Ernest Hemingway's literary career was shaped by the remarkable contexts in which he lived, from the streets of suburban Chicago to the shores of the Caribbean islands, to the battlefields of World War I, Franco's Spain and World War II. This volume examines the various geographic, political, social and literary contexts through which Hemingway crystallized his unmistakable narrative voice. Written by forty-four experts in Hemingway studies, the comprehensive yet concise essays collected here explore how Hemingway is both a product and a critic of his times, touching on his relationship to matters of style, biography, letters, cinema, the arts, music, masculinity, sexuality, the environment, ethnicity and race, legacy and women, among other topics. Fans, students and scholars of Hemingway will turn to this reference time and again for a fuller understanding of this iconic American author.
Debra A. Moddelmog is Professor of English at Ohio State University. She is author of Reading Desire: In Pursuit of Ernest Hemingway and has written numerous articles on Hemingway as well as on twentieth-century American literature, film and pedagogy. Suzanne del Gizzo is Associate Professor of English at Chestnut Hill College. She has published articles on twentieth-century literature in journals such as Modern Fiction Studies, The Hemingway Review and The F. Scott Fitzgerald Review. She is co-editor of Hemingway's 'The Garden of Eden': 25 Years of Criticism.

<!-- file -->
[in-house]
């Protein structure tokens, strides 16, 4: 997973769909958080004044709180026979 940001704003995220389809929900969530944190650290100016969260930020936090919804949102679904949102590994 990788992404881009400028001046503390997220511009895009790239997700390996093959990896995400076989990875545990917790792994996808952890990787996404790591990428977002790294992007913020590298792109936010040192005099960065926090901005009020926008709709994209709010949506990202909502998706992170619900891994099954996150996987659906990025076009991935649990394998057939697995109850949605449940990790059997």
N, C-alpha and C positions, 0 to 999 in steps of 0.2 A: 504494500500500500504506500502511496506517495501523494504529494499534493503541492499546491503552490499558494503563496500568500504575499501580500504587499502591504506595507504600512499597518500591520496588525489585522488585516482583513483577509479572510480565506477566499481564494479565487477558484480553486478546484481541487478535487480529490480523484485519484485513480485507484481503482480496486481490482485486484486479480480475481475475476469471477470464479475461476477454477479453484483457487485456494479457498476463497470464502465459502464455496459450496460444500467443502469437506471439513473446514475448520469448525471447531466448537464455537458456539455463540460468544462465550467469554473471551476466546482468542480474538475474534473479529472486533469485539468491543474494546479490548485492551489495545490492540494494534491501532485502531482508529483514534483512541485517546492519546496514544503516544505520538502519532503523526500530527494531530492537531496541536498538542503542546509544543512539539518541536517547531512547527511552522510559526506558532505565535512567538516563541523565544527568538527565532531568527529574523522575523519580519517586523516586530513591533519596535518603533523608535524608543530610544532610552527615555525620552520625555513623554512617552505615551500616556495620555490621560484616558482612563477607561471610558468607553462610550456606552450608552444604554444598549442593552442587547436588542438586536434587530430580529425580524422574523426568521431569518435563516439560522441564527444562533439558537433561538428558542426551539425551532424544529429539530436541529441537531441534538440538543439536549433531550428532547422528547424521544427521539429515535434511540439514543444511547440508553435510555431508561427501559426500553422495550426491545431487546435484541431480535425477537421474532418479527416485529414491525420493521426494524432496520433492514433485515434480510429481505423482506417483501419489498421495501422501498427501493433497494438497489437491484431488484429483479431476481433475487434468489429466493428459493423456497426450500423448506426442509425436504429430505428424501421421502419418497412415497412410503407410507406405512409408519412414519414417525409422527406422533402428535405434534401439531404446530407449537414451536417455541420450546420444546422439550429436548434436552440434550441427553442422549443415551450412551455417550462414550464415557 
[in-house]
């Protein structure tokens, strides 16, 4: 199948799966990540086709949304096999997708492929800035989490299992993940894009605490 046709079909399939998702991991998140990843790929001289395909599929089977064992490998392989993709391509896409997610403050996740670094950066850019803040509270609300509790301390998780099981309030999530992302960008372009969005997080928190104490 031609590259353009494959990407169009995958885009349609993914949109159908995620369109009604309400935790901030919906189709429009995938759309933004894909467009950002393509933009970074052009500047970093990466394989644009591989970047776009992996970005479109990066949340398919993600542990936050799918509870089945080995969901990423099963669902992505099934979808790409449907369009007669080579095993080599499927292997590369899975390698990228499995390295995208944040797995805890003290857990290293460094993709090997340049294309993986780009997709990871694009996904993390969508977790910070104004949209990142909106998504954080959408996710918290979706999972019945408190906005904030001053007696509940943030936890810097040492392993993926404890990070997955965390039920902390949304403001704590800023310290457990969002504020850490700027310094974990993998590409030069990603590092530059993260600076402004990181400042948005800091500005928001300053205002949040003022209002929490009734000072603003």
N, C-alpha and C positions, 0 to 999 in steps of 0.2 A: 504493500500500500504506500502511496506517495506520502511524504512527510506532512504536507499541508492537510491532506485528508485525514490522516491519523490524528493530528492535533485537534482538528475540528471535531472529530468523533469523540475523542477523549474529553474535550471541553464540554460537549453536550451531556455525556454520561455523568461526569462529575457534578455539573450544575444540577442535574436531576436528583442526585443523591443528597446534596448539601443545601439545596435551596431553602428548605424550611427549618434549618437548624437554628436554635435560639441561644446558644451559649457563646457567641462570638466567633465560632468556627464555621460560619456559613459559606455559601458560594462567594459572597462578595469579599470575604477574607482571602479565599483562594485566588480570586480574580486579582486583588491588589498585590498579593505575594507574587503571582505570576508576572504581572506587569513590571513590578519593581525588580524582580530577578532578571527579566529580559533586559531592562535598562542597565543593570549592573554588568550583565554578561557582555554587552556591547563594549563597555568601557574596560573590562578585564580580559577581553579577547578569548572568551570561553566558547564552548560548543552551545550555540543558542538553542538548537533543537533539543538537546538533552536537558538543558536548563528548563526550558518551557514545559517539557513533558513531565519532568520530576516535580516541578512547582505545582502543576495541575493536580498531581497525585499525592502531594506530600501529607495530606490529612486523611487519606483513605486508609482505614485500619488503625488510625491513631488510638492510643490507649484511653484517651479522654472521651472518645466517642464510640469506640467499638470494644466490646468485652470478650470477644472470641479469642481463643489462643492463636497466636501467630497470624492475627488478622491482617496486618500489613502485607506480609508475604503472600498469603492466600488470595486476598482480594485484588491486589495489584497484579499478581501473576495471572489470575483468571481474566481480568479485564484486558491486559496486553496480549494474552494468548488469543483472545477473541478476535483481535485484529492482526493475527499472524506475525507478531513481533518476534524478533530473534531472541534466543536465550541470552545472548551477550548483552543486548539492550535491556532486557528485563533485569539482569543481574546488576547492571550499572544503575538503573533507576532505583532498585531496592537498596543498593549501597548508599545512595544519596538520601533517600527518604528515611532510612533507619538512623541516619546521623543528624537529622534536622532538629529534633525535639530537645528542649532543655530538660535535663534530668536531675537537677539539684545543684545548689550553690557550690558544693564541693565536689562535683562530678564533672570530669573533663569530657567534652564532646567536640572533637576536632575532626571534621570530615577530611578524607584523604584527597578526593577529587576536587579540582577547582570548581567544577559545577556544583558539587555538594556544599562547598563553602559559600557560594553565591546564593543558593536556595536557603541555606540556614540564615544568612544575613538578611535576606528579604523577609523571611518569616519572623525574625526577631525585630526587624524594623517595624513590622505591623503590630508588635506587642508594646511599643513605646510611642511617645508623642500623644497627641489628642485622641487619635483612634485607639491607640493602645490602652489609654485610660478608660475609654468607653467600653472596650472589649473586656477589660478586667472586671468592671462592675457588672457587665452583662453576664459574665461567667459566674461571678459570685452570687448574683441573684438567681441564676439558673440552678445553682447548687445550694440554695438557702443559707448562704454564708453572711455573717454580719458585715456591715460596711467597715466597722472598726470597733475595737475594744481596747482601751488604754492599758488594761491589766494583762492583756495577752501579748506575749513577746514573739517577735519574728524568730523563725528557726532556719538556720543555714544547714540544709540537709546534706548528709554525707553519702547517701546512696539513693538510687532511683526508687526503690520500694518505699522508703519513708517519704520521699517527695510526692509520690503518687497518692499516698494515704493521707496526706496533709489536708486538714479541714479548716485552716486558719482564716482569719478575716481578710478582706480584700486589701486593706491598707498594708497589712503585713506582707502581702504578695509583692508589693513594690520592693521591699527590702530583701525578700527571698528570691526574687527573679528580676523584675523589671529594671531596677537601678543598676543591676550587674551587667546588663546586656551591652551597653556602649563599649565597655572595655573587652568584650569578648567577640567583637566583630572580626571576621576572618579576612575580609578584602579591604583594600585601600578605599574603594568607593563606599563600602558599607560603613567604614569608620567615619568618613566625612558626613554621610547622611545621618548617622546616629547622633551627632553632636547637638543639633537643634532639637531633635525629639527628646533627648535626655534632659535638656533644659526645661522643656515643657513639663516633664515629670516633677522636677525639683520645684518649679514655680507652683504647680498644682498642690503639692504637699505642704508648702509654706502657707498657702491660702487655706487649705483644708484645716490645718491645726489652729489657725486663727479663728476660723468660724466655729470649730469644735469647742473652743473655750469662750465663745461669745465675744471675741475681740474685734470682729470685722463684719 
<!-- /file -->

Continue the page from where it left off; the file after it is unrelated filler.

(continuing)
Part I. Biography and Life: 1. Chronology Verna Kale; 2. Biography John Raeburn; 3. Critical overview of biographies Lisa Tyler; 4. Letters Sandra Spanier; 5. Reading Gail Sinclair; Part II. Representations: In His Time: 6. Contemporary reviews Albert J. De Fazio, III; 7. Photos and portraits James Plath; 8. Cinema adaptations Jill Jividen; 9. Magazines David M. Earle; Part III. Representations: In our Time: 10. Critical overview Kelli A. Larson; 11. Styles Milton A. Cohen; 12. Cult and afterlife Suzanne del Gizzo; 13. Houses and museums Frederic Svoboda; 14. Posthumous publications Robert W. Trogdon; Part IV. Intellectual and Artistic Movements and Influences: 15. Modernist Paris and the expatriate literary milieu J. Gerald Kennedy; 16. Literary friendships, rivalries and feuds Kirk Curnutt; 17. Literary movements Carl Eby; 18. Visual arts Lisa Narbeshuber; 19. Music Hilary K. Justice; Part V. Popular, Cultural, and Historical Contexts: 20. Ailments, accidents, and suicide Peter L. Hays; 21. Animals Ryan Hediger; 22. Bullfighting Miriam B. Mandel; 23. The environment Susan F. Beegel; 24. Fishing Mark P. Ott; 25. Food and drink Peter Messent; 26. Hunting Kevin Maier; 27. Masculinity Thomas Strychacz; 28. Politics Robert E. Fleming; 29. Publishing industry and Scribner's Leonard J. Leff; 30. Race and ethnicity: African Americans Gary Edward Holcomb; 31. Race and ethnicity: Africans Nghana Lewis; 32. Race and ethnicity: American Indians Amy Strong; 33. Race and ethnicity: Cubans Ann Putnam; 34. Race and ethnicity: Jews Jeremy Kaye; 35. Religion Matthew Nickel; 36. Sex, sexuality, and marriage Debra A. Moddelmog; 37. Travel Russ Pottle; 38. Travel writing Emily Wittman; 39. War: World War I Alex Vernon; 40. War: Spanish Civil War Stacey Guill; 41. War: World War II James H. Meredith; 42. Women Nancy R. Comley; Part VI. Resources: 43. Manuscripts and collections Susan Wrynn; 44. The Hemingway Review and the Ernest Hemingway Foundation and Society Charles M. Oliver; Further reading.